What Are the Worst US Cities for Sinuses and Allergies?
Sinus problems can occur due to an infection, but sinus symptoms can also develop due to allergies. The mucus membranes surrounding your sinuses may become dry and inflamed, which can lead to common sinus problems.
Both indoor and outdoor allergens can increase your risk of sinus symptoms, which may include:
- Stuffy nose.
- Post-nasal drip.
- Facial pressure.
- Sore throat.
You can control some indoor allergens, such as dust and mold. Outdoor allergens are more of a challenge to deal with. The first step in helping curb your sinus problems due to your environment is becoming aware of your risk.
Some cities are worse than others for sinus issues. Below are eight of the worst cities for sinuses.
1. Scranton, Pennsylvania
Allergies often mean sinus issues. According to the Asthma and Allergy Foundation of America (AAFA), Scranton, Pennsylvania, tops their list as one of the worse places to live for allergies.
Scranton has higher-than-average fall and spring pollen levels and cold winters. This makes it a challenging environment for people with allergies and sinus problems almost year-round.
2. Wichita, Kansas
Wichita, Kansas, is number 50 on the list of largest cities in the United States, but it ranks much higher than that in its pollen count. The AAFA ranks Wichita as the second worst place to live for allergies. Again, the culprit is the high level of pollen.
3. McAllen, Texas
McAllen, Texas, often makes the AAFA’s worst city list for allergies leading to sinus issues. A combination of climate and allergens can lead to allergic sinusitis. For people that live in McAllen, sinus issues may occur all year round. Grass and trees cause a high pollen count in the spring and summer.
In the fall, ragweed is a common allergen. McAllen’s mold count tripled in the last 15 years, which can also lead to sinus problems.
4. Richmond, Virginia
Richmond, Virginia, tends to make the AAFA’s list of worst places to live with allergies each year, and 2022 is no different: Richmond comes in at number four. The high ragweed count in the fall is to blame for allergies that lead to sinus symptoms.
5. Oklahoma City, Oklahoma
Oklahoma City, Oklahoma, earns a place on AAFA’s list of worst places for allergies due to the high level of air pollution. Living where there is a high level of air pollution can increase your risk of sinus infections and chronic sinusitis.
According to the American Lung Association, Oklahoma City has some of the most widespread and harmful types of pollution, including ozone and particle pollution.
6. Hartford, Connecticut
Hartford is one of two cities in Connecticut that make the AAFA top ten list of worst cities for sinuses. This eastern city is home to all types of trees, which cause a high pollen count. The change of seasons does not bring much relief as ragweed levels climb.
7. Buffalo, New York
Buffalo, New York, is also on the AAFA’s list of worst cities for people with allergies. In addition to a high pollen count, Buffalo has a dry spring season. That dry air allows pollen to hang around longer, which can increase allergy sinus symptoms.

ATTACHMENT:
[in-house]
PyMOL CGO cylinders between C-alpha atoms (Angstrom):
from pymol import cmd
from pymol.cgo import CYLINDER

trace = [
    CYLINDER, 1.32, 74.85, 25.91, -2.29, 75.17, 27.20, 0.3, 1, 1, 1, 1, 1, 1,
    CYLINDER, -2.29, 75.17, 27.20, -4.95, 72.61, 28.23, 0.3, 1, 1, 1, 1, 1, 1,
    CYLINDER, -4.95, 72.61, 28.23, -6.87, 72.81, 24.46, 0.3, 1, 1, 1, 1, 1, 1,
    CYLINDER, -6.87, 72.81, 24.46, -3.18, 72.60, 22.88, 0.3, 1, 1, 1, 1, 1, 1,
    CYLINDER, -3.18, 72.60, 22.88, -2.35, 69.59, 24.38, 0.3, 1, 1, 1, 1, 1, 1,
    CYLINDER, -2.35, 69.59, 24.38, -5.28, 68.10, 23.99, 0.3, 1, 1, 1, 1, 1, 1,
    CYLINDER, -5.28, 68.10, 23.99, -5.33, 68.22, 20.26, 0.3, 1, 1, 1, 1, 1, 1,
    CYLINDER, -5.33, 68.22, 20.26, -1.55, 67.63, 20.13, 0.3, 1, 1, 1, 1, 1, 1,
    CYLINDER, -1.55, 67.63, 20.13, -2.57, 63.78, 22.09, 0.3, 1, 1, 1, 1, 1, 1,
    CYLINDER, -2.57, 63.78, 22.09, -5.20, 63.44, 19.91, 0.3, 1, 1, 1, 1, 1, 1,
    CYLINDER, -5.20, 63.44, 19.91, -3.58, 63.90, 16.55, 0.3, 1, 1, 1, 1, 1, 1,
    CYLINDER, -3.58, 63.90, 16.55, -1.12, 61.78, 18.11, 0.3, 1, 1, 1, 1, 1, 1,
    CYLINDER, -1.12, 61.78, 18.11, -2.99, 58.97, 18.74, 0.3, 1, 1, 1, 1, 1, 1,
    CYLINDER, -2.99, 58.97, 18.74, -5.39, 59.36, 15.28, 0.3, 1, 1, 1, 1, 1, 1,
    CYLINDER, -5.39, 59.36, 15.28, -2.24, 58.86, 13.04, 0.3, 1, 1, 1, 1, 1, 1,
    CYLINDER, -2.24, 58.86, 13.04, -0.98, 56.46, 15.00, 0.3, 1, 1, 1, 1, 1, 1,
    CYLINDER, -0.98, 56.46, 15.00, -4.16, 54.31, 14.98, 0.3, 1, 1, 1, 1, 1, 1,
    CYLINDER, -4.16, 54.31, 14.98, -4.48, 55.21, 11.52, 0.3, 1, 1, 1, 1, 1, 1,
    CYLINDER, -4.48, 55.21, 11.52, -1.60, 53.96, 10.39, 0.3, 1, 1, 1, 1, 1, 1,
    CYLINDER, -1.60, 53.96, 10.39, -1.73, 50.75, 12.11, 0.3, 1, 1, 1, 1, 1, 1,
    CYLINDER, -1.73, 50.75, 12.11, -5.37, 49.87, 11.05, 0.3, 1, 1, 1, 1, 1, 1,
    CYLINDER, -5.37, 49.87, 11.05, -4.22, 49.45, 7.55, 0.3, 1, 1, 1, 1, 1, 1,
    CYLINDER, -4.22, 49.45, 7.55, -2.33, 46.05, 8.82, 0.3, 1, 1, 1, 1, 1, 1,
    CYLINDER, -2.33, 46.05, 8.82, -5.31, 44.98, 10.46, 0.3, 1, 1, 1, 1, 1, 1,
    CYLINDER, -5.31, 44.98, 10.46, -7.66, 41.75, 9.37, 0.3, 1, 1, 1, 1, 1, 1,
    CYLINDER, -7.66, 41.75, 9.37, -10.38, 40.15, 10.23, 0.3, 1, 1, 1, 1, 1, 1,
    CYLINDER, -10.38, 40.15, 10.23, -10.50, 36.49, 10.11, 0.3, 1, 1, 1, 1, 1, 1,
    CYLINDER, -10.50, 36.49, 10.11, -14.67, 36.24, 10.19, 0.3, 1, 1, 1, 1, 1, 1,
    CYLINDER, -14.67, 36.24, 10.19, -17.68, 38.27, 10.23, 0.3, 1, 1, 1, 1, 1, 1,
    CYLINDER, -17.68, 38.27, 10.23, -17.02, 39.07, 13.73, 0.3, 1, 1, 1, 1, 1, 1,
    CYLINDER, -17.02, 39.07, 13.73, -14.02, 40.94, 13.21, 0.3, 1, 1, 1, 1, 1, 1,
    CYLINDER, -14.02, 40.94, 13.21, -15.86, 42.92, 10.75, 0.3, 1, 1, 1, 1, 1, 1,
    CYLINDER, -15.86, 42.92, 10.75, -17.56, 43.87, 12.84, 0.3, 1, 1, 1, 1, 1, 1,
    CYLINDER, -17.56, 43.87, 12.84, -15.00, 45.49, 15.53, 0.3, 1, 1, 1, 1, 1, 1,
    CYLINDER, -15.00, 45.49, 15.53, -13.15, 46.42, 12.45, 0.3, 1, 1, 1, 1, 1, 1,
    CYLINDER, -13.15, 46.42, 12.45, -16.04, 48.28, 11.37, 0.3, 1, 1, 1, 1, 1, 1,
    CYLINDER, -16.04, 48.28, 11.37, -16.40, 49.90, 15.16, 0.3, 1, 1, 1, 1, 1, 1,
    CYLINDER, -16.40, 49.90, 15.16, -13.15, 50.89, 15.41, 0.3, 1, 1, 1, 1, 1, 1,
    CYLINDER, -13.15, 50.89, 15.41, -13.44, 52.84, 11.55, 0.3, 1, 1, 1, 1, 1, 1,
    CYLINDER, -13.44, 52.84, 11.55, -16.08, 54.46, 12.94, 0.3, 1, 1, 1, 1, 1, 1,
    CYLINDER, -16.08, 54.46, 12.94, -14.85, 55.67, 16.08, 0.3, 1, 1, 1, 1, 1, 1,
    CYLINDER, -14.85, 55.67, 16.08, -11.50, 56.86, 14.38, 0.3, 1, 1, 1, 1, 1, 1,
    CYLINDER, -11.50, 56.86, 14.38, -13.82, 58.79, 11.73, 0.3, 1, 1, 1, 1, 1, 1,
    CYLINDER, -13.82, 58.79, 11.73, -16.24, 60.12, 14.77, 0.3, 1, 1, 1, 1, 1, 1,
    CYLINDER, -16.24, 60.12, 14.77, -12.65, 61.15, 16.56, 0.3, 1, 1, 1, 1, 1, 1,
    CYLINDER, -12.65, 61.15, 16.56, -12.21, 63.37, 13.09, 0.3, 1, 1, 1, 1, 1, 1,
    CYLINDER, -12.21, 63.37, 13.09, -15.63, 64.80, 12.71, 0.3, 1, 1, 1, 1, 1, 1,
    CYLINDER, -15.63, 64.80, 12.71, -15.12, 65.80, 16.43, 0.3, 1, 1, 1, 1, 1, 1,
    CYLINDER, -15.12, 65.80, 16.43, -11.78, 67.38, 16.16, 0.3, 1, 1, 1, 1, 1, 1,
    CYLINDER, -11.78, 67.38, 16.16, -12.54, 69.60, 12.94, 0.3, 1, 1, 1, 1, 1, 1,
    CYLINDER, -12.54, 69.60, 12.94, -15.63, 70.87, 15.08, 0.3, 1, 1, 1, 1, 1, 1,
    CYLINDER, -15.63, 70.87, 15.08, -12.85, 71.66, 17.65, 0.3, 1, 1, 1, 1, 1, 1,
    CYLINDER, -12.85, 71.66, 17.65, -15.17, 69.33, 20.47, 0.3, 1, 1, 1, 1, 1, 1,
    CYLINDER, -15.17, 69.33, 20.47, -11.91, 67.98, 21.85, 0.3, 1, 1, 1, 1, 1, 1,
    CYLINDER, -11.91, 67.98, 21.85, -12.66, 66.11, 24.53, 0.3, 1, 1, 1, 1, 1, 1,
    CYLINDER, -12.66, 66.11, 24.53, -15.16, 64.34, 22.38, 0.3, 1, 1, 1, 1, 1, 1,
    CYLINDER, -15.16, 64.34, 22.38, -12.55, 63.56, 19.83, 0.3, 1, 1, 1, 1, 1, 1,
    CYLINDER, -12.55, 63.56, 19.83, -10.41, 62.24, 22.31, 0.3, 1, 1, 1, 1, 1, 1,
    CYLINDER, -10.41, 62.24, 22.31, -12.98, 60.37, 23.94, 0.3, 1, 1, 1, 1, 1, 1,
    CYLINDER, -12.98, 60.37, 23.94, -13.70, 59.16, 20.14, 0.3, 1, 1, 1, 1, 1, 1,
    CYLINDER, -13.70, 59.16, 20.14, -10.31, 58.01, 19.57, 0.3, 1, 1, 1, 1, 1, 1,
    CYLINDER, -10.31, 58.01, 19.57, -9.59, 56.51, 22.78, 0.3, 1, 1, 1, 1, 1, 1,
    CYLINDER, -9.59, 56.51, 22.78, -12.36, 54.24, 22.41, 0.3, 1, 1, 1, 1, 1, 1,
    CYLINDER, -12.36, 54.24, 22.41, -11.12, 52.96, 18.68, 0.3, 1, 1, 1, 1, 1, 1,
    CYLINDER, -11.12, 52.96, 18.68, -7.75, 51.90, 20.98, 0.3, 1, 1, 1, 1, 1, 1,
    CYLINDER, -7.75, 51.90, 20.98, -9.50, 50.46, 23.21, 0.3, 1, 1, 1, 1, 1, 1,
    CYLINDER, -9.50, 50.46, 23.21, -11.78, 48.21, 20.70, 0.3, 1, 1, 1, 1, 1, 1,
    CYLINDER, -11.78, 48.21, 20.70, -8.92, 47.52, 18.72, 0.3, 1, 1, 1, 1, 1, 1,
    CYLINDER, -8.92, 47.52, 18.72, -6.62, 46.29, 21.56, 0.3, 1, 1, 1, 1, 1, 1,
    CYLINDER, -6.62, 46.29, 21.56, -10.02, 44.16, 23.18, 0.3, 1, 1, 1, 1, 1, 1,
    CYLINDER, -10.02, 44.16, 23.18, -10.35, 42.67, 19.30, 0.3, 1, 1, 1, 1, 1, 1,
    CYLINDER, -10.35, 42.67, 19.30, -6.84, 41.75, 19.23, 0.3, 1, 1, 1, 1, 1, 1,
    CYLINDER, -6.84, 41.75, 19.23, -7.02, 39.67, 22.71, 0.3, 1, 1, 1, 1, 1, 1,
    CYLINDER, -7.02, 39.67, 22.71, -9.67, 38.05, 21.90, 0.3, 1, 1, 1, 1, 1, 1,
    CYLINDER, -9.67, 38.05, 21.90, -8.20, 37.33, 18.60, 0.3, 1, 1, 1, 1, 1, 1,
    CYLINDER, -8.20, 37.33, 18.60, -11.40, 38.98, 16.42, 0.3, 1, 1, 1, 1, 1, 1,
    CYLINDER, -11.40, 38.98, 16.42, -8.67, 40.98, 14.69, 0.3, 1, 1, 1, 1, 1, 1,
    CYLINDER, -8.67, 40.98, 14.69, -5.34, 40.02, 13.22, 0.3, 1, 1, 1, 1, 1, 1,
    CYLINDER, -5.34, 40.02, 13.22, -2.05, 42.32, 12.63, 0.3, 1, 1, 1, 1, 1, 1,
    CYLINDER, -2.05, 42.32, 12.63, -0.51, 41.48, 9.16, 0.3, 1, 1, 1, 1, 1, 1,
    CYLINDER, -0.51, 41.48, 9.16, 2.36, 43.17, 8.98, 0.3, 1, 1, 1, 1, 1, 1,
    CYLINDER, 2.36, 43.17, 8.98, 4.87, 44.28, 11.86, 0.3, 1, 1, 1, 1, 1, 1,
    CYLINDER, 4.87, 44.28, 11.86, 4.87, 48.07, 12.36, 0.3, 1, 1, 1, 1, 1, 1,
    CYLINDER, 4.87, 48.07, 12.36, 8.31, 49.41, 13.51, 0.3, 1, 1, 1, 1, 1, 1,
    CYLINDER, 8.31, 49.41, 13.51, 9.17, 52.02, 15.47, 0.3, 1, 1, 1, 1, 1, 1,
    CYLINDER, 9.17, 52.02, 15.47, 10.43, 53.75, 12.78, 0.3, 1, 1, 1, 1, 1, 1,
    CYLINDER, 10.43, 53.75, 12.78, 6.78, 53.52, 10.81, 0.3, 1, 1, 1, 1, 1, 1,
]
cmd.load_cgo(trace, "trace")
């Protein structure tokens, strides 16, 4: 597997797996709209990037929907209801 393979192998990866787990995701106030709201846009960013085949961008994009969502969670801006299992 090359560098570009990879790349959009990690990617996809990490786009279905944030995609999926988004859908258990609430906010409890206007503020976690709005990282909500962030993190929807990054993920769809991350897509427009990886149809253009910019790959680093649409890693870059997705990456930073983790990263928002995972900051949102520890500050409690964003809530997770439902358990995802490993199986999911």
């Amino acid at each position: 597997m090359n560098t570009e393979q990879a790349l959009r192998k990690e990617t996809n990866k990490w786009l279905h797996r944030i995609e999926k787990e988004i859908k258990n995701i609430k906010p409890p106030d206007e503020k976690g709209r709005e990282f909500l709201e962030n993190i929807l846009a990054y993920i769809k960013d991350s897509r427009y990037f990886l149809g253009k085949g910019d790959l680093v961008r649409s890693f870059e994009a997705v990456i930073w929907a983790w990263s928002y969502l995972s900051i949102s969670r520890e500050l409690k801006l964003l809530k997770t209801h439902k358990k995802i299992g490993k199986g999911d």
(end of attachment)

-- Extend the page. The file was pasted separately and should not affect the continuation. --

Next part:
8. El Paso, Texas
El Paso, Texas, is in the AAFA’s top 20 places that are the most challenging for people with allergies due to pollen counts. But what makes El Paso even more difficult for people with sinus issues is the dry climate.
El Paso has one of the driest climates in the United States. A dry climate can also dry out the mucus membranes in your sinuses. That may lead to thicker mucus that clogs the sinuses.
How to Manage Sinus Problems and Allergies
While you probably cannot just up and move out of your city, there are things you can do to decrease your risk of sinus issues. It is useful to determine if your sinus issues are acute or chronic. According to the Mayo Clinic, chronic sinusitis lasts three months or longer.
It is important to monitor the pollen or ragweed count in your local area. Check your local forecast, which often includes the pollen count. On days the pollen count is high, try to stay indoors as much as possible. If you do go outside, wash your face as soon as you come in to remove pollen from your face.
The American College of Allergy, Asthma, and Immunology recommends the following ways to treat sinus problems:
- Try a nasal wash: Use a neti pot and sterile saline to flush out the sinuses to remove pollen and moisten the mucus membranes.
- Use antihistamines: Antihistamines may stop allergy symptoms, including stuffed-up sinuses from developing.
- Take a decongestant: Decongestants may help treat sinus symptoms, such as a stuffy nose and facial sinus pressure. Be sure to ask your doctor if decongestants are right for you since they can dry out your sinuses, which may make mucus thicker.
- Consider nasal steroid sprays: Steroid nasal sprays decrease inflammation in the nasal passages. Both prescription and over-the-counter options are available.